Paul L. Caron

Friday, January 4, 2013

Banker Sues Arizona State Law Prof, Wash. U. Law Review, for Defamation in Of Meat and Manhood Article

KramerNew Jersey banker Robert Catalanello has sued Zachary Kramer (Associate Dean for Intellectual Life and Professor of Law, Arizona State) for defamation in his article, Of Meat and Manhood, 89 Wash. U. L. Rev. 287 (2011). Mr. Catalanello also named Washington University School of Law (which published the article) and Western New England University School of Law (which hosted a lecture based on the article).  The article discusses a lawsuit brought by a fired employee who alleged that Mr. Catalanello discriminated against him because of his vegetarianism and perceived homosexuality. The article opens with an alleged quote from Mr. Catalanello from the former employee's complaint:

You don‘t even eat steak dude. At what point in time did you realize you were gay? 

(Hat Tip: Ann Murphy.)

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The text of the Meat and Manhood paper contains the words "alleged", "claimed","charged" and "according to" plenty of times, along with the footnotes citing the complaint. How can defamation possibly be proven in this ummmmm "case"? seems south of cheese to me. Have the commenters here even read the article, or just the out of context charges?

Posted by: IRK | Jan 4, 2013 1:32:07 PM

Jed, I follow you now. I think the author and the editors got very sloppy here.

Posted by: HTA | Jan 4, 2013 9:54:12 AM

Putting aside the public figure issue -- would it be defamatory for a Law Review to state "Barack Obama was not born in the United States and has produced a fraudulent birth certificate," and then, in a footnote, cite a birther lawsuit complaint containing those allegations?

Posted by: Piper | Jan 4, 2013 8:49:00 AM

HTA -- I am just going by the paragraph quoted in the ABA Journal article, but it does not look like the article said "this publicly available complaint said x, y and z." Rather, the text of the article said what was alleged to have happened as if it did, in fact, happen, then there were footnotes to the complaint. I think the Post is generally more careful to say "it is alleged" and "according to the Plaintiff" in its articles, and give the defendant a chance to respond.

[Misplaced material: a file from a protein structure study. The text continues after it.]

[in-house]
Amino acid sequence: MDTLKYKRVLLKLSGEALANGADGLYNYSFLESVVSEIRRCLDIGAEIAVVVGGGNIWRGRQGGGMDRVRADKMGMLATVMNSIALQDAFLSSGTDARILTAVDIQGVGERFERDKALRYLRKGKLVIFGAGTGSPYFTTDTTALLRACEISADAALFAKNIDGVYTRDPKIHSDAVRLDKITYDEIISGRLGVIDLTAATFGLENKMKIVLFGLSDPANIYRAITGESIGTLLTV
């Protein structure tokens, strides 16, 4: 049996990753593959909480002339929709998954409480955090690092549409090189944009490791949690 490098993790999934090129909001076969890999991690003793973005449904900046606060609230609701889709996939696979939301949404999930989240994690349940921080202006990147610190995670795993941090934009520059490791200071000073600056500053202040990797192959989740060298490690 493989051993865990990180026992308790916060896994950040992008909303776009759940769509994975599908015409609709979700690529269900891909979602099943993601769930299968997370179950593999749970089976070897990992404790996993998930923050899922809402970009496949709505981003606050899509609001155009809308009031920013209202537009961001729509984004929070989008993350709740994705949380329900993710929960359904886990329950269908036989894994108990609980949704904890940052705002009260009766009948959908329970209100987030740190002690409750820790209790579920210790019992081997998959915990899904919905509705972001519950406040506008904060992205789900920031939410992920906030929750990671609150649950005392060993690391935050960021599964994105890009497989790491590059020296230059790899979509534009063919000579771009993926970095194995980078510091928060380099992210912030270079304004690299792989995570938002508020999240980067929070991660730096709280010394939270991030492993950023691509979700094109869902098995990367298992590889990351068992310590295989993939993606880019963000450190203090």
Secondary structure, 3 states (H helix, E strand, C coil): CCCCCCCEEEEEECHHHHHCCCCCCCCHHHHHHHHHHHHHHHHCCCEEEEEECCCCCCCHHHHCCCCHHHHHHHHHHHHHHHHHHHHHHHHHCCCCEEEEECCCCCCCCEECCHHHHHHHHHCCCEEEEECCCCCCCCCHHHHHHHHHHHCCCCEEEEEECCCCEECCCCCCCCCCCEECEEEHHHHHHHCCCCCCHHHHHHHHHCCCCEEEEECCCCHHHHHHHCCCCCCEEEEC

Posted by: Jed | Jan 4, 2013 8:08:55 AM

These quotes were well publicized elsewhere: The law review almost certainly cites to the complaint. I can't imagine it's defamation to say, "this publicly available complaint stated 'x, y, & z.'" Does anyone have an informed opinion on this issue?

Posted by: HTA | Jan 4, 2013 7:53:33 AM

I thought that quoting from publicly filed complaints was absolutely privileged against claims of defamation?

Posted by: Express | Jan 4, 2013 7:38:36 AM

Law Reviews and their authors open themselves up to these type of allegations when they report on cases which have been filed, but have not been adjudicated -- or even worse, dismissed -- as if the allegations must have merit. When allegations have not been proven in court, you would think at a minimum the other side should be given an opportunity to say " we deny all the charges. Ben Trachtenberg has an article in the Nebraska Law Review on law school employment statistics goes even further and opines on lawsuits which have been dismissed as if they must have had merit to them. This would seem to open him and the Nebraska Law Review up for similar defamation allegations.

Posted by: Jed | Jan 4, 2013 5:22:12 AM